We use this information to calculate a 100 year projection of asset renewal expenditures, then divide the total by 100 to arrive at the average annual cost.

Broken concrete pipes
2. Calculate Revenue Contributions

The next step is to determine how much money the water utility is currently investing in asset renewal and/or setting aside as reserve funds — we call this amount the ‘Annual Contribution for Asset Renewal’ (ACFAR). If a community’s ACFAR contribution consistently equals their ACSO, they will be in a good position to fund water services sustainably over the long term. In years where their ACFAR contribution exceeds their ACSO, that amount is placed into a reserve fund for future use, i.e. during years where expenditures exceed revenue. That reserve fund, combined with borrowing, acts as a buffer to keep water rates relatively stable over time.

Communities who currently use depreciation as their guide will all too often find that their ACFAR is well below ACSO — a sure-fire recipe for that infrastructure deficit mentioned earlier.

So for water utilities in that situation the next step is to:


3. Plan to Increase ACFAR to Equal ACSO

It’s never easy or fun to increase water rates but it’s often unavoidable if fiscal sustainability is the goal. We recommend gradually and incrementally increasing rates to reach your ACSO goal, which means reviewing them more frequently than you may be used to. It’s important to fine-tune your analysis annually, at least initially, to come up with the most efficient cost estimates for residents. And this process doesn’t have to be painful — tools like Waterworth can make the analysis easier.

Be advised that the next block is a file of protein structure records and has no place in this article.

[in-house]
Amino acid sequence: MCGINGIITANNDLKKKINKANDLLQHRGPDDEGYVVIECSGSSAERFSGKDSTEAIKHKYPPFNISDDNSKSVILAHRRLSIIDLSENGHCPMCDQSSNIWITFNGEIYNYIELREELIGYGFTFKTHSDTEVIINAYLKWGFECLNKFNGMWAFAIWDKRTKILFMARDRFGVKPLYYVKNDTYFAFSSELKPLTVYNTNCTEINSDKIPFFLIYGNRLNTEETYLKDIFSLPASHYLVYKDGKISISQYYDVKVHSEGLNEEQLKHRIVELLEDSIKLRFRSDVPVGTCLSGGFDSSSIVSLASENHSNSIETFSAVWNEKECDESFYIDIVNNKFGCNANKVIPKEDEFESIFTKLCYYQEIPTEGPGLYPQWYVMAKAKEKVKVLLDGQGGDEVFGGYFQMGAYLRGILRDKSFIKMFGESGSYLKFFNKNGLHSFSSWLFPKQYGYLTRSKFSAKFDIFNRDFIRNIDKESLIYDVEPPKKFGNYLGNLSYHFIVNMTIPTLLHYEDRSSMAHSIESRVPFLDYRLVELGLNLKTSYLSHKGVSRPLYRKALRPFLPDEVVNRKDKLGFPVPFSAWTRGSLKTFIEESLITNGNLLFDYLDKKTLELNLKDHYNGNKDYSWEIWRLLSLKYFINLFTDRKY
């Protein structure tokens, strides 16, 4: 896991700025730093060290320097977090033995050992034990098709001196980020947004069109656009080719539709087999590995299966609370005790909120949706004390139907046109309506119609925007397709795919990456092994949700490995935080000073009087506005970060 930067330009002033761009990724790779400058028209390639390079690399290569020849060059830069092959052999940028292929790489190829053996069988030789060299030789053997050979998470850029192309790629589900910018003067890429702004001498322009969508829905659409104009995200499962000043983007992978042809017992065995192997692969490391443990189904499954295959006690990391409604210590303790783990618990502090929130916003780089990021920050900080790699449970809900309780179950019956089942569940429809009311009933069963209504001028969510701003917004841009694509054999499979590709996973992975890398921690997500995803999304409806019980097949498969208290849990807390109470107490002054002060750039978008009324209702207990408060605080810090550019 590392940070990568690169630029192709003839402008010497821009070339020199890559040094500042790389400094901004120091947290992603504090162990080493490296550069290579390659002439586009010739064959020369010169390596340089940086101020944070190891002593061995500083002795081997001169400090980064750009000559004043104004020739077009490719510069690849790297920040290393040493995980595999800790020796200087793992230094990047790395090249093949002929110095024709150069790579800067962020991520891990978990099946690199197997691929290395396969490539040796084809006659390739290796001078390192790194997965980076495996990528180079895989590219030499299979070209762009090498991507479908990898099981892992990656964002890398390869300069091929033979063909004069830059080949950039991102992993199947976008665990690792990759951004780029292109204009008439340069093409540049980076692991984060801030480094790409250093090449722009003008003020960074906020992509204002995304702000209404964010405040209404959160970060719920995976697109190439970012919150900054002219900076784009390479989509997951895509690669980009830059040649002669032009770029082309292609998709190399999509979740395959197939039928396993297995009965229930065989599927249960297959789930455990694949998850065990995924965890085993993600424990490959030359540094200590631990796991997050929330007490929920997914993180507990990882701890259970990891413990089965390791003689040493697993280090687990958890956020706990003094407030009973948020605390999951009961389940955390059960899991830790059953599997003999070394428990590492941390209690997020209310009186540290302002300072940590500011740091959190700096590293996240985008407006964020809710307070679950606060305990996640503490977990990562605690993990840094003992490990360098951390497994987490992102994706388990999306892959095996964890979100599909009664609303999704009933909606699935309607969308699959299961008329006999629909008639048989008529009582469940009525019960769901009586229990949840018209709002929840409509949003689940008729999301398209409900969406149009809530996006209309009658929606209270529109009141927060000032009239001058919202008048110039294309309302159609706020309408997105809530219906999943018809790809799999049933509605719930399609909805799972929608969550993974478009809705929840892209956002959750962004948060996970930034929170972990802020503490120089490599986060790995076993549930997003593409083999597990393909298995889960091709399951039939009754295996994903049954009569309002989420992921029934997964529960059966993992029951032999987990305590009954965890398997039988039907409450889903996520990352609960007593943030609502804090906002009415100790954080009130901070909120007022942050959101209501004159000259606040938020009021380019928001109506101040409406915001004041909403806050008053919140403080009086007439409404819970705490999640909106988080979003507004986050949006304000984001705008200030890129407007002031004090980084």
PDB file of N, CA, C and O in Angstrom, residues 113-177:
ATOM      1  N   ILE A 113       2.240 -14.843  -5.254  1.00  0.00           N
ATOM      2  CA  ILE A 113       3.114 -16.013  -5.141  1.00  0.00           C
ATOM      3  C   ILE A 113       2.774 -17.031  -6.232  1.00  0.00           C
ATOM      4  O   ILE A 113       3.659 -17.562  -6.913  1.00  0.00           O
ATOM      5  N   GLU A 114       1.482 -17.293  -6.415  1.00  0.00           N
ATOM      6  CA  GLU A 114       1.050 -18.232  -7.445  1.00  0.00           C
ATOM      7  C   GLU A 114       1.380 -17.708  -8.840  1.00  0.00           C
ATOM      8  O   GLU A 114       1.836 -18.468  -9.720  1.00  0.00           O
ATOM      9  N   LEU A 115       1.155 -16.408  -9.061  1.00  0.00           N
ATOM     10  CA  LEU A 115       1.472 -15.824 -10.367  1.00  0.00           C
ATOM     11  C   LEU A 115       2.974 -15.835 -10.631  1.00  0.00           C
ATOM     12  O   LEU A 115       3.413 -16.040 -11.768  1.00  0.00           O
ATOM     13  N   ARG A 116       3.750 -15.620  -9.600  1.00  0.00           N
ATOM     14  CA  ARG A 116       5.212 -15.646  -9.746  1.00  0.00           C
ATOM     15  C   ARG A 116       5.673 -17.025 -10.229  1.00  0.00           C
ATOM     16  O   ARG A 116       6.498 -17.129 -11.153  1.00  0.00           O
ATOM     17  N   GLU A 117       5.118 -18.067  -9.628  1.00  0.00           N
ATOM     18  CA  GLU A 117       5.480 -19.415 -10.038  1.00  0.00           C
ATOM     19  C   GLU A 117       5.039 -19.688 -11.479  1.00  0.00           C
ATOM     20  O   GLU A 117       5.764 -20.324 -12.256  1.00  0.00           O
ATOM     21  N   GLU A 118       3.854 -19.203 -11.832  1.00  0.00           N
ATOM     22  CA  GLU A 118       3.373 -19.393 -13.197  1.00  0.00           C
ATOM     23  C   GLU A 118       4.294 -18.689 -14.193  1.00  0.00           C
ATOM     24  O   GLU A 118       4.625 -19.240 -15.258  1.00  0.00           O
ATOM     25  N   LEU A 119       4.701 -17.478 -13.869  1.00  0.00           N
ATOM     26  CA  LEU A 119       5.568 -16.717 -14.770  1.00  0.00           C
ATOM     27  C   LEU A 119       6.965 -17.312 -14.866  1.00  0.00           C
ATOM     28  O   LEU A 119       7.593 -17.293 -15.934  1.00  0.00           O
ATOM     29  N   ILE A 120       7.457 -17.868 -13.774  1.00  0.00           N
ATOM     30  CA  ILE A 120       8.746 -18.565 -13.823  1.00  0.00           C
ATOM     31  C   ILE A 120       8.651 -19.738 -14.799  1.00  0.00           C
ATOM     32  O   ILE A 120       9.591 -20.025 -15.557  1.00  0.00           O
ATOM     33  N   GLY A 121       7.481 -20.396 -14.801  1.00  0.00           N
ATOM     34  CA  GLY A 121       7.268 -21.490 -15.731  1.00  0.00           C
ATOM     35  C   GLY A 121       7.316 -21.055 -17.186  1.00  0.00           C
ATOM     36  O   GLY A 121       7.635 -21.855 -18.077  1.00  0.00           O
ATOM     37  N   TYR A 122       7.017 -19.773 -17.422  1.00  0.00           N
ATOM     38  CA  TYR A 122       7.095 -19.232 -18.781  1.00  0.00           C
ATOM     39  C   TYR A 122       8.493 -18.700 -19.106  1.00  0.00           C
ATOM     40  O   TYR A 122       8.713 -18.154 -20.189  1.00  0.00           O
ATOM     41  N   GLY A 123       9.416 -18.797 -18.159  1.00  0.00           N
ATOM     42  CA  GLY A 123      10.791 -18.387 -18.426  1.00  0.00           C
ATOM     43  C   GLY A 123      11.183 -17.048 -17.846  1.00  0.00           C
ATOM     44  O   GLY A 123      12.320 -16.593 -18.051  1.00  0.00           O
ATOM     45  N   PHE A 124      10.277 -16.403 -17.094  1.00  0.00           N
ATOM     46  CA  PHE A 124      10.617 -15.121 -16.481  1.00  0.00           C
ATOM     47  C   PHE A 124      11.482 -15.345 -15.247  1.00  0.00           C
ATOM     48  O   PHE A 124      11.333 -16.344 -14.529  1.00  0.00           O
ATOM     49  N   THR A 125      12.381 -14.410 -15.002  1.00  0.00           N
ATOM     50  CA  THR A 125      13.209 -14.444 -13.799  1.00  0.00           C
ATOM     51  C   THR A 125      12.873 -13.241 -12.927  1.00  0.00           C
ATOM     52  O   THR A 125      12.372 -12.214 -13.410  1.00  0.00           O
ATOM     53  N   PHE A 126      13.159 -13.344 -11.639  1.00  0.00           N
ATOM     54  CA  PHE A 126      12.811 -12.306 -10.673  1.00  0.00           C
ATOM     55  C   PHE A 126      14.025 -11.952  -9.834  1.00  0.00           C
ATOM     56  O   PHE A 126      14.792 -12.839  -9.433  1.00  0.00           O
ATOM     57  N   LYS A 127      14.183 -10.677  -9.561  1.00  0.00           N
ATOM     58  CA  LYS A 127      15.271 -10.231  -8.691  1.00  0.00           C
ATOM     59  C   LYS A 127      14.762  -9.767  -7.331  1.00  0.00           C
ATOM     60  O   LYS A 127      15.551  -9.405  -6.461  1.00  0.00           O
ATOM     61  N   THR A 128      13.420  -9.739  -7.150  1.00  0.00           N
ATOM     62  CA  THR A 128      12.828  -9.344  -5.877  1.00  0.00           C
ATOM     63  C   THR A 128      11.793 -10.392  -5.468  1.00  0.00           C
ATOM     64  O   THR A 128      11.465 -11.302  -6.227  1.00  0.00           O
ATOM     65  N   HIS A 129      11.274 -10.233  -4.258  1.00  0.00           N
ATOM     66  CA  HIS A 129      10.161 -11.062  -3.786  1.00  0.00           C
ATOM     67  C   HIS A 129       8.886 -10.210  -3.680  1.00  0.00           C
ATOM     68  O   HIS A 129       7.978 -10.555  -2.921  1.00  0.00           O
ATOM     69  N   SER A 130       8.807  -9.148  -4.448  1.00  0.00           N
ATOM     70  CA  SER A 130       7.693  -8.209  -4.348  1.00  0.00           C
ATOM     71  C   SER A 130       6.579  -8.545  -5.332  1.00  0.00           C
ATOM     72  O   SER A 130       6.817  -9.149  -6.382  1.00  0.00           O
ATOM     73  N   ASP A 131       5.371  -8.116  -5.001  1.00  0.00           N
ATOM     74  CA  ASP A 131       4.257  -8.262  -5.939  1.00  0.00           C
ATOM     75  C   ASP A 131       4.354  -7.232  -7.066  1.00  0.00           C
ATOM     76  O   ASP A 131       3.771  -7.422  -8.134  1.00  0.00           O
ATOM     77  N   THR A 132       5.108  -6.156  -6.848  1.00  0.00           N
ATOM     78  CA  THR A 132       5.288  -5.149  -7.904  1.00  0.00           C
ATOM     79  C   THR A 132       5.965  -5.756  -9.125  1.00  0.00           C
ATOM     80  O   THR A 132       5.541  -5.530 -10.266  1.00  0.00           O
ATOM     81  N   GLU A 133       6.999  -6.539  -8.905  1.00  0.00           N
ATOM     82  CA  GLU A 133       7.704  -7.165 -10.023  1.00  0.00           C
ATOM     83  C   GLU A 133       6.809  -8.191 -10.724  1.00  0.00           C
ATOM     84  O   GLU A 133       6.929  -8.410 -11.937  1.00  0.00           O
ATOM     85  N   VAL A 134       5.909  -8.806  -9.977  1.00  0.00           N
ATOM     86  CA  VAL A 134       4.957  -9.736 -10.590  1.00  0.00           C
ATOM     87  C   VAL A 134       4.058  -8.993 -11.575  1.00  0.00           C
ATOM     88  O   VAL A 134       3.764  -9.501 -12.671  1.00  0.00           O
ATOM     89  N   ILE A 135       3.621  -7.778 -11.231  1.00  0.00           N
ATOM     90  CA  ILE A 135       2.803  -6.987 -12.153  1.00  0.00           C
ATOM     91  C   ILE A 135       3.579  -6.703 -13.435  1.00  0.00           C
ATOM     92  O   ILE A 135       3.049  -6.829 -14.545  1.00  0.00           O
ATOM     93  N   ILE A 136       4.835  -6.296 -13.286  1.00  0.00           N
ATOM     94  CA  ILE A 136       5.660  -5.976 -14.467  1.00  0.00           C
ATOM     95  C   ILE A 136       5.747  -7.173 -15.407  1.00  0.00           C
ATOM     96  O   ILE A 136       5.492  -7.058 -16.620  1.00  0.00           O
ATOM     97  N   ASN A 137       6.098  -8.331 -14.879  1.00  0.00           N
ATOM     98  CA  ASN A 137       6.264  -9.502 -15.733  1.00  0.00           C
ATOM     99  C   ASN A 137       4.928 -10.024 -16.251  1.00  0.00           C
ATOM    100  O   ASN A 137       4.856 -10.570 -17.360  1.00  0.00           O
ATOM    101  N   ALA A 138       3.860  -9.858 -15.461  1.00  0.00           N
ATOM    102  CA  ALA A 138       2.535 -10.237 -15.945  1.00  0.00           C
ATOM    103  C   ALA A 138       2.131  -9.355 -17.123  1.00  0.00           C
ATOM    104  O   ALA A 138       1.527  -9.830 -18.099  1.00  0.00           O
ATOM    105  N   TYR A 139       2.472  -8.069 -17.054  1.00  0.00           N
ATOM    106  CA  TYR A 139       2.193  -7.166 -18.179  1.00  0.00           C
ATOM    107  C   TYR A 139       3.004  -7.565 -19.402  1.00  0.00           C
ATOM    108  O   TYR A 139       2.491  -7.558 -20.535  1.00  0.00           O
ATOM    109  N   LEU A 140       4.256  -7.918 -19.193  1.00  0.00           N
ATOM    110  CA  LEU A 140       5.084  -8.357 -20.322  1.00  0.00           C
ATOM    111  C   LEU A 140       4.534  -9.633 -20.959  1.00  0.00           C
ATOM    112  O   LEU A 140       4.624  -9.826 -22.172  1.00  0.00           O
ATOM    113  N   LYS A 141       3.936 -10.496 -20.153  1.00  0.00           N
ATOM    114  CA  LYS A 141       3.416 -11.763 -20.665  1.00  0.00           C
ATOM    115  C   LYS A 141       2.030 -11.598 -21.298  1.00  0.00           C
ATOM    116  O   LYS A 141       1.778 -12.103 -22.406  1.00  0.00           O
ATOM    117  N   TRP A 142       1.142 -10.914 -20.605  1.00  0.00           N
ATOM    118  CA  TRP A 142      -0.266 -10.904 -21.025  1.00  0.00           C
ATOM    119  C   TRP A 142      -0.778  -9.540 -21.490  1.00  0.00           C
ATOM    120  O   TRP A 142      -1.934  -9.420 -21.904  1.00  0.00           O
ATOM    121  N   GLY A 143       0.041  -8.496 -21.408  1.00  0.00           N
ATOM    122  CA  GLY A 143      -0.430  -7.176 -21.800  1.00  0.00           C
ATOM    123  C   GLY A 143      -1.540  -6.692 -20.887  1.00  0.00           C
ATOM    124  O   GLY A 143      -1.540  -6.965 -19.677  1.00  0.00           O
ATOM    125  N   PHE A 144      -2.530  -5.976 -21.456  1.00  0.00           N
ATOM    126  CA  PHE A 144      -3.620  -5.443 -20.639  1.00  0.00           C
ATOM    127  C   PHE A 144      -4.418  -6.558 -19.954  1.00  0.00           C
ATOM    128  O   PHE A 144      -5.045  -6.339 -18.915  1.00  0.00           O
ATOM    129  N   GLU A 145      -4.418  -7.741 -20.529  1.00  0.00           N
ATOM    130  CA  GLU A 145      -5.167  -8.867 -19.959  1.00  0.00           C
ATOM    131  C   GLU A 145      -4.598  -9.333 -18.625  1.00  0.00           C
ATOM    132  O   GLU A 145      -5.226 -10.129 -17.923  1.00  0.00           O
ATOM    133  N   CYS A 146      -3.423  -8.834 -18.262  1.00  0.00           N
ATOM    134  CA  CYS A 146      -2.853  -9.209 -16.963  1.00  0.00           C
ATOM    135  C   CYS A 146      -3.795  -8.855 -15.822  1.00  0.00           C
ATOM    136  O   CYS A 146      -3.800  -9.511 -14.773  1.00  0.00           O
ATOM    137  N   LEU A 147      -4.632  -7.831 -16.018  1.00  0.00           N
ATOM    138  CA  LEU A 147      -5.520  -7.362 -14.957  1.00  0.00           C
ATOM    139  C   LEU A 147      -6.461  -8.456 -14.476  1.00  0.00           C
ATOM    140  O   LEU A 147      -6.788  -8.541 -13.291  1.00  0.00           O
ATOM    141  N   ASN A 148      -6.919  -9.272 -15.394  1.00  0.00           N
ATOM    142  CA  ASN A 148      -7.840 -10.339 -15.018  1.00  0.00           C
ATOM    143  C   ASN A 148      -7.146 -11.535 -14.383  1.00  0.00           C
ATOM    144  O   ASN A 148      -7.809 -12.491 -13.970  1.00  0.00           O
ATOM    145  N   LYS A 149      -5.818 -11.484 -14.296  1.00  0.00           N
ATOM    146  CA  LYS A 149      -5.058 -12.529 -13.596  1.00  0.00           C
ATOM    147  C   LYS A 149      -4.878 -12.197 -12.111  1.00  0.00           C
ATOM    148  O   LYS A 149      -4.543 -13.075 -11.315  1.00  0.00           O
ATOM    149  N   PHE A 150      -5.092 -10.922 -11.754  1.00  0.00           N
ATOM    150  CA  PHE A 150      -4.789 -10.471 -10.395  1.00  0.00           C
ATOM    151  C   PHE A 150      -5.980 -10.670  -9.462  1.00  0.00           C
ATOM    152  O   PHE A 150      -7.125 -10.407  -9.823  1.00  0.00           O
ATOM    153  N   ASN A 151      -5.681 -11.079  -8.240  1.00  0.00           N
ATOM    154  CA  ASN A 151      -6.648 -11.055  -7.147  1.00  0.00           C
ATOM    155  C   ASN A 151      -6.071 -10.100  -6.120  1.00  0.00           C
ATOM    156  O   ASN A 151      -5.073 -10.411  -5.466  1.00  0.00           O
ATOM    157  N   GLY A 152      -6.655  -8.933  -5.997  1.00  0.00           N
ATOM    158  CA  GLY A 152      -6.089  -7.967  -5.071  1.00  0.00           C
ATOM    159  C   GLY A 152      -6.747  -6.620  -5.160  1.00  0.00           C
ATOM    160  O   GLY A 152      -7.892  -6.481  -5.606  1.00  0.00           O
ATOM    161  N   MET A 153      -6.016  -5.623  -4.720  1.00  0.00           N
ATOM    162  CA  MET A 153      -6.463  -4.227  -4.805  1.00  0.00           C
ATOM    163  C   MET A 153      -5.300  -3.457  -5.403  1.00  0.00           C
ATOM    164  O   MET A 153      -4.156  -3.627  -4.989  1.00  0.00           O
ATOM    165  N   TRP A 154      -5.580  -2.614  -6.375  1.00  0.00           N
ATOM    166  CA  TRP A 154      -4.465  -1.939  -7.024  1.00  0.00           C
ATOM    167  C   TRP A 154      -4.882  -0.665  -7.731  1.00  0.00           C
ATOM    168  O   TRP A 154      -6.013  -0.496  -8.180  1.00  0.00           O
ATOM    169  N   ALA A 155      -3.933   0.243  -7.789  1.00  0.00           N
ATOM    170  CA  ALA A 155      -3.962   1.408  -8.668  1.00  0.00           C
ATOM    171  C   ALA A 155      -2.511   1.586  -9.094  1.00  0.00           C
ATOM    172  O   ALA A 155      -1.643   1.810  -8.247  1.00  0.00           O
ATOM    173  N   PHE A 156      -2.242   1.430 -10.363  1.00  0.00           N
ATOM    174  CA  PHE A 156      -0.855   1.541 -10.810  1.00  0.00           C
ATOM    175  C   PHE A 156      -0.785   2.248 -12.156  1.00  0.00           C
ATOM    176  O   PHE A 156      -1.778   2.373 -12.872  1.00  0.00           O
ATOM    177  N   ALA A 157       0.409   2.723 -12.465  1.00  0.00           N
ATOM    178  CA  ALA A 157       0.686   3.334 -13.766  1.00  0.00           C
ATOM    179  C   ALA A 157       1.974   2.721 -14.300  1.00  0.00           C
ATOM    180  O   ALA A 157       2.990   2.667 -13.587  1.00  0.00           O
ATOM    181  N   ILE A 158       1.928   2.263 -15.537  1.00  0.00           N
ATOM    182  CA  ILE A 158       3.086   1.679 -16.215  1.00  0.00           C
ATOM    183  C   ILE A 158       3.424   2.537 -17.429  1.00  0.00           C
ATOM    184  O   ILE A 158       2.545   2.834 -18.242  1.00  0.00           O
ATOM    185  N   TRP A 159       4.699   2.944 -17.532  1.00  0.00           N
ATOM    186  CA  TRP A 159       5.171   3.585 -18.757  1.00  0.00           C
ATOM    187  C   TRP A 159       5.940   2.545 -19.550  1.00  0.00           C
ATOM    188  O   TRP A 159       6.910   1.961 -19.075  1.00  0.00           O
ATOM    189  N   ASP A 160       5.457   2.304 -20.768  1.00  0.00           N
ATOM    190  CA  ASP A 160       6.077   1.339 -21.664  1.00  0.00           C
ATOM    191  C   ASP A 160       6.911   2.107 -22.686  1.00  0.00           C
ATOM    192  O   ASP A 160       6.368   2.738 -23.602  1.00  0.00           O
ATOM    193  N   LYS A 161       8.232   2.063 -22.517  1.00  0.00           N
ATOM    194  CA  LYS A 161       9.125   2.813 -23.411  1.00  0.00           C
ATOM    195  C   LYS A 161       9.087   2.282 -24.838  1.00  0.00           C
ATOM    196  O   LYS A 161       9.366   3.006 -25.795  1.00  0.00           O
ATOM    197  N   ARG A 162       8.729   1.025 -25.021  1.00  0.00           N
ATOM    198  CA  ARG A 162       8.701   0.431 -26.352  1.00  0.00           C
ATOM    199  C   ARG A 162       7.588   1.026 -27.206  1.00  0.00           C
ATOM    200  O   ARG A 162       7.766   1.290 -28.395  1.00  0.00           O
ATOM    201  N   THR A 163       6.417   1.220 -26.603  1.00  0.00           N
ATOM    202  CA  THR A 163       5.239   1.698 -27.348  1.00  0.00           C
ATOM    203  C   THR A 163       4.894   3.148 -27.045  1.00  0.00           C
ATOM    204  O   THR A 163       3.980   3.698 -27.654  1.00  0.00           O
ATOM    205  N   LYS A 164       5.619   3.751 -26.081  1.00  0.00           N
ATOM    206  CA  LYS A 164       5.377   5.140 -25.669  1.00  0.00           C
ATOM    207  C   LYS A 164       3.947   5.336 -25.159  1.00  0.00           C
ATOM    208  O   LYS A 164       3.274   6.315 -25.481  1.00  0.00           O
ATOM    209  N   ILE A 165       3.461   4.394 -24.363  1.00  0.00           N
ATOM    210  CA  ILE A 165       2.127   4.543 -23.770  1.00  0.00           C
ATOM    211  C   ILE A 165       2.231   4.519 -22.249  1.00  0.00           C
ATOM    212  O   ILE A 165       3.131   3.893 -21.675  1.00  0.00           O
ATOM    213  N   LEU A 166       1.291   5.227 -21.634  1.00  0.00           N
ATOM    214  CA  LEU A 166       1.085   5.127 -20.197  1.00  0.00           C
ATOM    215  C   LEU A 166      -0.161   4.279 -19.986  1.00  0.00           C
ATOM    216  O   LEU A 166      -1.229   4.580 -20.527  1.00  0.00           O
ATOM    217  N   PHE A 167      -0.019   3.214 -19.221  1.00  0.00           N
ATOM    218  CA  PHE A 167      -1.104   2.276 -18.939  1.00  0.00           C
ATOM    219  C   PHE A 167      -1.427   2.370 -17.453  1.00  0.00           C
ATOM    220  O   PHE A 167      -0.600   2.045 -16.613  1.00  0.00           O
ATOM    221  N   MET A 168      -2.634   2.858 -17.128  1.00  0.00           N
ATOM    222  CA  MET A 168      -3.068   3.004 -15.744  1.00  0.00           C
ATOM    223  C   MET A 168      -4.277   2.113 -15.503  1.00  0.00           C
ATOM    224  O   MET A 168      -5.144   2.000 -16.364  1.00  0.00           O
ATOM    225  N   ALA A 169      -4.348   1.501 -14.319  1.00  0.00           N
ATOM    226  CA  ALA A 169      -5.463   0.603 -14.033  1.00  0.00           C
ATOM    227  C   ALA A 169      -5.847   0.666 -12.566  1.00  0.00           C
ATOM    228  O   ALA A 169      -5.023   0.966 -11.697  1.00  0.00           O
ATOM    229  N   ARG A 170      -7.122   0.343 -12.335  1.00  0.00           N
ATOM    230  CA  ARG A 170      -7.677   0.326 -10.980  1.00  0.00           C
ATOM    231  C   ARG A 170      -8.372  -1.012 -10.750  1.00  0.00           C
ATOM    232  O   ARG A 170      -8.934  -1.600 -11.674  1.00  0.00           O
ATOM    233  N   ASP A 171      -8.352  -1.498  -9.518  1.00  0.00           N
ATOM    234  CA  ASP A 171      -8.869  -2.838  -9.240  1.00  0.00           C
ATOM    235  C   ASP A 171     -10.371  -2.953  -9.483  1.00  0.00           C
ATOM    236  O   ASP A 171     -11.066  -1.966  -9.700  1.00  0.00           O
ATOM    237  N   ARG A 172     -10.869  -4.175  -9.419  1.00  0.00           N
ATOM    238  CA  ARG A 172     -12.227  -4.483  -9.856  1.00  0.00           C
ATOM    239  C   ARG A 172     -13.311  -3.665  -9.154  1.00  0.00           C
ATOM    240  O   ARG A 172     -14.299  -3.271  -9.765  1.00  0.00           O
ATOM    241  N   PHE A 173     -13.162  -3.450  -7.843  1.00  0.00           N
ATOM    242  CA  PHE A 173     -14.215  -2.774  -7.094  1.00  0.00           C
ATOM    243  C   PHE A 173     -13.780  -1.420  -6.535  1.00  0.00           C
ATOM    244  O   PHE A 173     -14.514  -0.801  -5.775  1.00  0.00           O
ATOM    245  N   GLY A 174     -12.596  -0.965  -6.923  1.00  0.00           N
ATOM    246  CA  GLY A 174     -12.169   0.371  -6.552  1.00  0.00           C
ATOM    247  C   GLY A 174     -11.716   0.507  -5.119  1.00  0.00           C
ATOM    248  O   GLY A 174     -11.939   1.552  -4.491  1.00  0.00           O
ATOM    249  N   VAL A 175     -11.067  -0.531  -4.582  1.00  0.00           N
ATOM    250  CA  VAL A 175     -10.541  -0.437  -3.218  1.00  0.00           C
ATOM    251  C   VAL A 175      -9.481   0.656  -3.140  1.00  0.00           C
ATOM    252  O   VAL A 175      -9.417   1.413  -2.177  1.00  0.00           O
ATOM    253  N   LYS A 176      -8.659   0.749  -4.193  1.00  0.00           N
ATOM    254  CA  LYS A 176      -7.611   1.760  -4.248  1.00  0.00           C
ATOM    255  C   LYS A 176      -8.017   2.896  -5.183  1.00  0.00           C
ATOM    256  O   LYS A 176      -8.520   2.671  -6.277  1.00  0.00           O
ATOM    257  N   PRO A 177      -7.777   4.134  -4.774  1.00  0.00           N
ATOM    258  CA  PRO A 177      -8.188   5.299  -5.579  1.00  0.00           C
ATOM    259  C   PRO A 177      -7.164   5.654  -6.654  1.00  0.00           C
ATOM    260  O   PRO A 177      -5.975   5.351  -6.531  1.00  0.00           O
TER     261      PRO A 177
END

Of course, borrowing to finance capital projects is a reality for many communities and debt does have a role to play. Waiting until reserve funds are sufficient to fully fund a project simply isn’t always feasible in the real world. Waterworth can help you factor borrowing and the cost of debt servicing into your long-term analysis.


4. Communicate 

A key component of reaching a sustainable capital reinvestment rate is getting buy-in from stakeholders, including elected officials, residents, and community groups. And that requires a solid communication plan.

It’s extremely important to build communications into the process, in a way that clearly explains both the costs and the benefits of fiscal sustainability. Doing so will provide stakeholders with a deeper understanding of the long-term revenue needs of their community’s water system and how water rates contribute to meeting those needs. That understanding will reinforce the importance of continuous reinvestment in the community to ensure water services remain healthy and sustainable, now and well into the future.

In 2016, a Black and Veatch study found that over two-thirds of North American communities are unable to meet their long-term water system needs with existing revenue levels. I hear the same from customers all the time and it’s one of the key reasons communities sign on with Waterworth. But if those communities embrace fiscal sustainability and implement strategies to achieve it, the result will be not only rate stability for residents and revenue stability for water managers, but also reliable water systems built on dependable infrastructure. That’s how the pipe dream of long-term sustainability can become a reality.